An Accessible Union Station

 
Union Station by Joe Fiorito takes a look at the stories of the everyday people of Toronto. The author avoids telling the stories of those you see in the newspapers and magazines. In other words, the stories told by Fiorito are not about politicians or any 'Hollywoodesque' like stars. Instead, Fiorito tells the stories of the common people of Toronto.

The book takes a look at the stories of the people who own the local corner store or restaurant, local homeless person, local seniors and others. These stories tell the trials and tribulations of everyday life that people are in Toronto are facing either on their own or with others. The stories include drug addiction, losing the local grocery store, prostitution, housing, and attaining health care.

The book's concept of telling the stories of the average person is quite unique. No where else has one come accross the telling of the stories of average people in Toronto except in the newspaper. Even at that, the newspaper doesn't cover a lot about the average person except for the death notices. This is where Union Station is unique.

Telling the stories of the average person means the reader can readily identify with the stories being told. This book provides just that connection on a personal level. It was the first book
I tried blogging about after reading each chapter. Each chapter got me thinking about different issues Toronto were dealing with. The issues of how to make it easier for immigrants to integrate themselves into Canadian society were most interesting. These issues that Fiorito tells first hand stories about immigrants in Canadian society include attaining health care and learning English. The plight of the immigrant was just one topic that found my mind wandering while blogging. There were lots of others of course.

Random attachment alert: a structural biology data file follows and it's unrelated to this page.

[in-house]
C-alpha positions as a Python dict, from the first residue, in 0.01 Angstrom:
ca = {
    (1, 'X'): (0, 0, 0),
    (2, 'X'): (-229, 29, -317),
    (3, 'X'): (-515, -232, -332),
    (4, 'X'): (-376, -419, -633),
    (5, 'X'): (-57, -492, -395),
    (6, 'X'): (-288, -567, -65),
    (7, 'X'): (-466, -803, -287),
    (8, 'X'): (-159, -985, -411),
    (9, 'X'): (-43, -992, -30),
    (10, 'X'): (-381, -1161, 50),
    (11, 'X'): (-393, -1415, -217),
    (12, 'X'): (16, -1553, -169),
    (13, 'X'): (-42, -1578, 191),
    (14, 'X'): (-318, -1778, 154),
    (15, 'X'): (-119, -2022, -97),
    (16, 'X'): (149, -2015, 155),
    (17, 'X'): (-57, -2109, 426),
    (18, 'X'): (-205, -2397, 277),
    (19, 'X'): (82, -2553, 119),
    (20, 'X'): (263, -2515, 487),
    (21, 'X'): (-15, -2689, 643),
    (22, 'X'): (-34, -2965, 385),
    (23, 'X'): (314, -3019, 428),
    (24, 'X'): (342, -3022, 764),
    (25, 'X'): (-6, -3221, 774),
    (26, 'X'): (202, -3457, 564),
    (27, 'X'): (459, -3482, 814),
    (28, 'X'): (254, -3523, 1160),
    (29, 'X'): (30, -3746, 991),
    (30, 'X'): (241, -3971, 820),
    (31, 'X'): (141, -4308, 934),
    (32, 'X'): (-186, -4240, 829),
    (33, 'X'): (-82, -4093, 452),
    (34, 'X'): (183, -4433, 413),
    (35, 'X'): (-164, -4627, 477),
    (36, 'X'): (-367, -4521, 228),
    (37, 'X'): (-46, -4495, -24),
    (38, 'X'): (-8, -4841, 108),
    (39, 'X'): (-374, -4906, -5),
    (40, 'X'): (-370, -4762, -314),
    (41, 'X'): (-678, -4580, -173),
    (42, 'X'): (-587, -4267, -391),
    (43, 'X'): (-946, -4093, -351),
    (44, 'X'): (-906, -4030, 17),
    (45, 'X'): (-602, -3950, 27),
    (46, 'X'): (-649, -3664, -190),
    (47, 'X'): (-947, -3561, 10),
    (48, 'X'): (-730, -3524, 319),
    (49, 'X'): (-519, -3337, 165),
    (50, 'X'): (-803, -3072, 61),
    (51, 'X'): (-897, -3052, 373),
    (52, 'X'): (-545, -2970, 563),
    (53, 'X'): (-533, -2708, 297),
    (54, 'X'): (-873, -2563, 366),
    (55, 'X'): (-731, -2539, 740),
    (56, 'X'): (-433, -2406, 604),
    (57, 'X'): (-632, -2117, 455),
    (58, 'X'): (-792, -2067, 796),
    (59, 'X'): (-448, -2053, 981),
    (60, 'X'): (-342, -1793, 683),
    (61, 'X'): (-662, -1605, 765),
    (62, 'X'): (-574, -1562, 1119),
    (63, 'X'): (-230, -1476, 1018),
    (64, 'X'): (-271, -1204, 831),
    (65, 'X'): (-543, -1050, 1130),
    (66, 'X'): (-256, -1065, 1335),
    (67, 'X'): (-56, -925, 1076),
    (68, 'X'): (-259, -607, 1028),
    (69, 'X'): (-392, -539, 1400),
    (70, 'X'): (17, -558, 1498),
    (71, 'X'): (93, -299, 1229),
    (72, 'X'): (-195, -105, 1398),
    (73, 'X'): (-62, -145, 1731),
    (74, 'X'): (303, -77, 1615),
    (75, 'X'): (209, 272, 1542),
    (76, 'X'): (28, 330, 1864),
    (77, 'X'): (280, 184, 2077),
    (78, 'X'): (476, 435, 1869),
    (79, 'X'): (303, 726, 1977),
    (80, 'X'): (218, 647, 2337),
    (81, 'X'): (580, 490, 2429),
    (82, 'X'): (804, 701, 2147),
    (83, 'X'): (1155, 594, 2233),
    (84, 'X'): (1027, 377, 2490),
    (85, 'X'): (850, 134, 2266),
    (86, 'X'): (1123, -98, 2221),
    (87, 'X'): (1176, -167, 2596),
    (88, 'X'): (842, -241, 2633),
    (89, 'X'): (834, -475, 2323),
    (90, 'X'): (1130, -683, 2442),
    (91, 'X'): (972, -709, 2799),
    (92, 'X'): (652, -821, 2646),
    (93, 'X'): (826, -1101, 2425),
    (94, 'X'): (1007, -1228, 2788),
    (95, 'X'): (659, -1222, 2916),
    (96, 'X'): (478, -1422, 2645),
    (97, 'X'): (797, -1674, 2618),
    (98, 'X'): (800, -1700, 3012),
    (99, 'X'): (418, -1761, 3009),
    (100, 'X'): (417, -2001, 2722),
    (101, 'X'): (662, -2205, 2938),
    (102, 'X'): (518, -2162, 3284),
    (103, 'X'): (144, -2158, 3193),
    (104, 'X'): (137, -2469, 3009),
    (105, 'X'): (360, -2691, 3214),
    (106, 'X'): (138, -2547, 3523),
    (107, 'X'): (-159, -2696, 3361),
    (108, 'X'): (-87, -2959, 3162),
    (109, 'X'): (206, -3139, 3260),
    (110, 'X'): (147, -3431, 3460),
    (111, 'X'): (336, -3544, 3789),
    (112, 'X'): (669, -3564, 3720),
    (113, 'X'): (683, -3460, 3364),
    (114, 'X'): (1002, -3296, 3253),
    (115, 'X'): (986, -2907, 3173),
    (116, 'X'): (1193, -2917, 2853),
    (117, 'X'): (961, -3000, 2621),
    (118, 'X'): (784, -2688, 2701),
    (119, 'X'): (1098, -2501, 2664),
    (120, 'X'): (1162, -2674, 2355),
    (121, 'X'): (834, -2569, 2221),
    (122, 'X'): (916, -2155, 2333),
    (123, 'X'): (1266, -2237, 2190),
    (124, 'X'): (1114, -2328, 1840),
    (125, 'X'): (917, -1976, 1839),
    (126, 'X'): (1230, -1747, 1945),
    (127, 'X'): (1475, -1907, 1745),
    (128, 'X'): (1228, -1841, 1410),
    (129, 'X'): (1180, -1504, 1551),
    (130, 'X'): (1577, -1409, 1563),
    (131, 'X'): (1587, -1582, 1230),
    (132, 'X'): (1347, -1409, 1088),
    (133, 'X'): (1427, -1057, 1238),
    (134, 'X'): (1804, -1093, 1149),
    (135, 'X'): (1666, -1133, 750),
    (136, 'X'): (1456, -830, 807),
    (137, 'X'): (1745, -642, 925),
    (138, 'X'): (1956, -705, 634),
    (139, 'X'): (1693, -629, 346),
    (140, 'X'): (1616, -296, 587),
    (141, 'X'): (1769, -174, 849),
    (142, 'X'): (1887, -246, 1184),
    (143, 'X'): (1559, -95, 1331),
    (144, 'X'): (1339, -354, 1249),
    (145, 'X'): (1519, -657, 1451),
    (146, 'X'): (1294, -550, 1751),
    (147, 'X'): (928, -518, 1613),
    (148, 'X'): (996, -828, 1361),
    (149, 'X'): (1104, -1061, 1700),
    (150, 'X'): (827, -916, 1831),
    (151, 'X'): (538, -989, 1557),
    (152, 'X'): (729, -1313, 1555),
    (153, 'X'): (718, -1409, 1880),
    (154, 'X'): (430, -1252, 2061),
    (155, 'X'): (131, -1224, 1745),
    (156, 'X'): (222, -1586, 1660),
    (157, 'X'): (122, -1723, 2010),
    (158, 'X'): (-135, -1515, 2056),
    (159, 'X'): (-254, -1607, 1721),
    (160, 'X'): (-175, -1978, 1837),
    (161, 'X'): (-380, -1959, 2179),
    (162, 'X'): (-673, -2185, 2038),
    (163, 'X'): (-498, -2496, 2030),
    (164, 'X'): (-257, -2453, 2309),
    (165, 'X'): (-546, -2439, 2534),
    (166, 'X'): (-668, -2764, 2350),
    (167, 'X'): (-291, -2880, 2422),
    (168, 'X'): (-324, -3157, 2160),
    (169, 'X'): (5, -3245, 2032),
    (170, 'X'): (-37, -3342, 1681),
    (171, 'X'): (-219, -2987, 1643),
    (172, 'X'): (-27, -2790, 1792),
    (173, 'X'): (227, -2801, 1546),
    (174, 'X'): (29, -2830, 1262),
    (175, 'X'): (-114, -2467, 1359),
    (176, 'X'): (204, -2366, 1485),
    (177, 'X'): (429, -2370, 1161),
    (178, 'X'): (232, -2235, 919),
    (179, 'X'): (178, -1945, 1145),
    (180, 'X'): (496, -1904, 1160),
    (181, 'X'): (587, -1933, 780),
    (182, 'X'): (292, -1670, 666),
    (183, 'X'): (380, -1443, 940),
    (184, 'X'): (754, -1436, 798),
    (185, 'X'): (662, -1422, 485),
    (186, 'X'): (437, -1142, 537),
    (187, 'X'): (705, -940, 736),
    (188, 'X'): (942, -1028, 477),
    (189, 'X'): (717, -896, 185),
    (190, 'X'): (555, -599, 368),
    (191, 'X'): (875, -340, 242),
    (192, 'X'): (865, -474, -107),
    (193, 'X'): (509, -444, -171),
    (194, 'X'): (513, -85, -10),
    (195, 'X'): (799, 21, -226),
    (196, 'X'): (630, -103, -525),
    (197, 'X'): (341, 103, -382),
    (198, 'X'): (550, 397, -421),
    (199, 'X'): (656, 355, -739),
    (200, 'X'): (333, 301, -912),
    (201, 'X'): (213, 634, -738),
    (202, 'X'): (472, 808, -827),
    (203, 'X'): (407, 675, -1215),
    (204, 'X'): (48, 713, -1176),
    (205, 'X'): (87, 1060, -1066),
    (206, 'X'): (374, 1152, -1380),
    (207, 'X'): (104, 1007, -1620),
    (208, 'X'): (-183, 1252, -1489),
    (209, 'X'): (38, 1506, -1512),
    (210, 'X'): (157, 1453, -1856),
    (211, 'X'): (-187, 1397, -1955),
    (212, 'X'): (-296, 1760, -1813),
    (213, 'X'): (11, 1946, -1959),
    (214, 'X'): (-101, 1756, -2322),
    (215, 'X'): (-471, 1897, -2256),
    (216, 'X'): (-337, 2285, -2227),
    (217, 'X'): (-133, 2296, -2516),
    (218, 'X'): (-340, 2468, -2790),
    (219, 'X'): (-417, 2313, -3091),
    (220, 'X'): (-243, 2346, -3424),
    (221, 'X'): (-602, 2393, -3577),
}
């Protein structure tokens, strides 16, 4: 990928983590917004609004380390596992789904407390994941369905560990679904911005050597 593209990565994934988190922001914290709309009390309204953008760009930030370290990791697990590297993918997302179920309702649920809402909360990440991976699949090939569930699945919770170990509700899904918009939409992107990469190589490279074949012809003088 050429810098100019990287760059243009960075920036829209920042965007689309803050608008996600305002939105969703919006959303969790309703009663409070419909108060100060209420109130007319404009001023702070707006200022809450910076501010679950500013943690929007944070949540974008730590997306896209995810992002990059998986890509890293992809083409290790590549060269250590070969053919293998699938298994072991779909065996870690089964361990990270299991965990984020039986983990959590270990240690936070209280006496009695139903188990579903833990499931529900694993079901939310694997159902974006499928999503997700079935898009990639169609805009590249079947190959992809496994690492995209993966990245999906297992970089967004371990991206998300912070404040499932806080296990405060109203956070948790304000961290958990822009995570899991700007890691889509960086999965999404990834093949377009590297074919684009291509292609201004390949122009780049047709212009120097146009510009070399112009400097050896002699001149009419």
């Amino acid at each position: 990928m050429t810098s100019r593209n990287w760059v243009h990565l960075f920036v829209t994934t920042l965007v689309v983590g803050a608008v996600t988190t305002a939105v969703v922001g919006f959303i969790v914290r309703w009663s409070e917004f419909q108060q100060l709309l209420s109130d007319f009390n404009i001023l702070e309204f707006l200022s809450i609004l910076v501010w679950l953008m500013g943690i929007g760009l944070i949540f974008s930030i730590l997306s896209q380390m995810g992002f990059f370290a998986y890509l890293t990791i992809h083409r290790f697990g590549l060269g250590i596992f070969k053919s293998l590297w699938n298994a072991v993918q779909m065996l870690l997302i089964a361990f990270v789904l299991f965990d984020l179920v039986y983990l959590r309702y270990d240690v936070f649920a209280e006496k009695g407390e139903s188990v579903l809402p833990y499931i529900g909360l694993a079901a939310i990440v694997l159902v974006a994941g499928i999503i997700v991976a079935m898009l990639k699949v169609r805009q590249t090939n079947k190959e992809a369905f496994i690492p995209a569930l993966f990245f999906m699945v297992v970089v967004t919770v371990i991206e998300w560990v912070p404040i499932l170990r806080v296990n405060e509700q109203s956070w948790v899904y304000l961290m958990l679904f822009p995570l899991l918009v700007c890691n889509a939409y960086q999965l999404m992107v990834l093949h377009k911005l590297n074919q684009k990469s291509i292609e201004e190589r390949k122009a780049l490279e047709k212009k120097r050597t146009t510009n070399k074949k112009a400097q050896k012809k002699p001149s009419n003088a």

Fiorito writes the book in a style that allows the reader to believe it is them who is having a conversation with the person's story that is being told. While reading a chapter from Union Station the reader feels as if they and the person telling the story are sitting in a
Tim Horton's having a conversation over coffee. While reading the chapter, the reader might feel like nodding their head in understanding what the Fiorito is attempting to convey. It is this style of telling the stories of the common person that makes the book so accessible to the average reader.

Stories of the everyday person can be hard to tell. Do you attempt to make them interesting to the reader by embellishing the story a little bit? Or does the author tell the story like it is? Fiorito tells the story 'like it is' by making you feel like you are there experiencing it yourself. Also the Fiorito wants you to start thinking right after finishing reading the chapter. Fiorito's writing style and the fact this book is about interesting events that occurred to the person you might run into on the corner is what makes this book so worthwhile to read!
 

Bibliography

Fiorito, Joe. Union Station: Love, Madness, Sex and Survival on the Streets of Toronto. Toronto: McClelland & Stewart Ltd., 2006.

 
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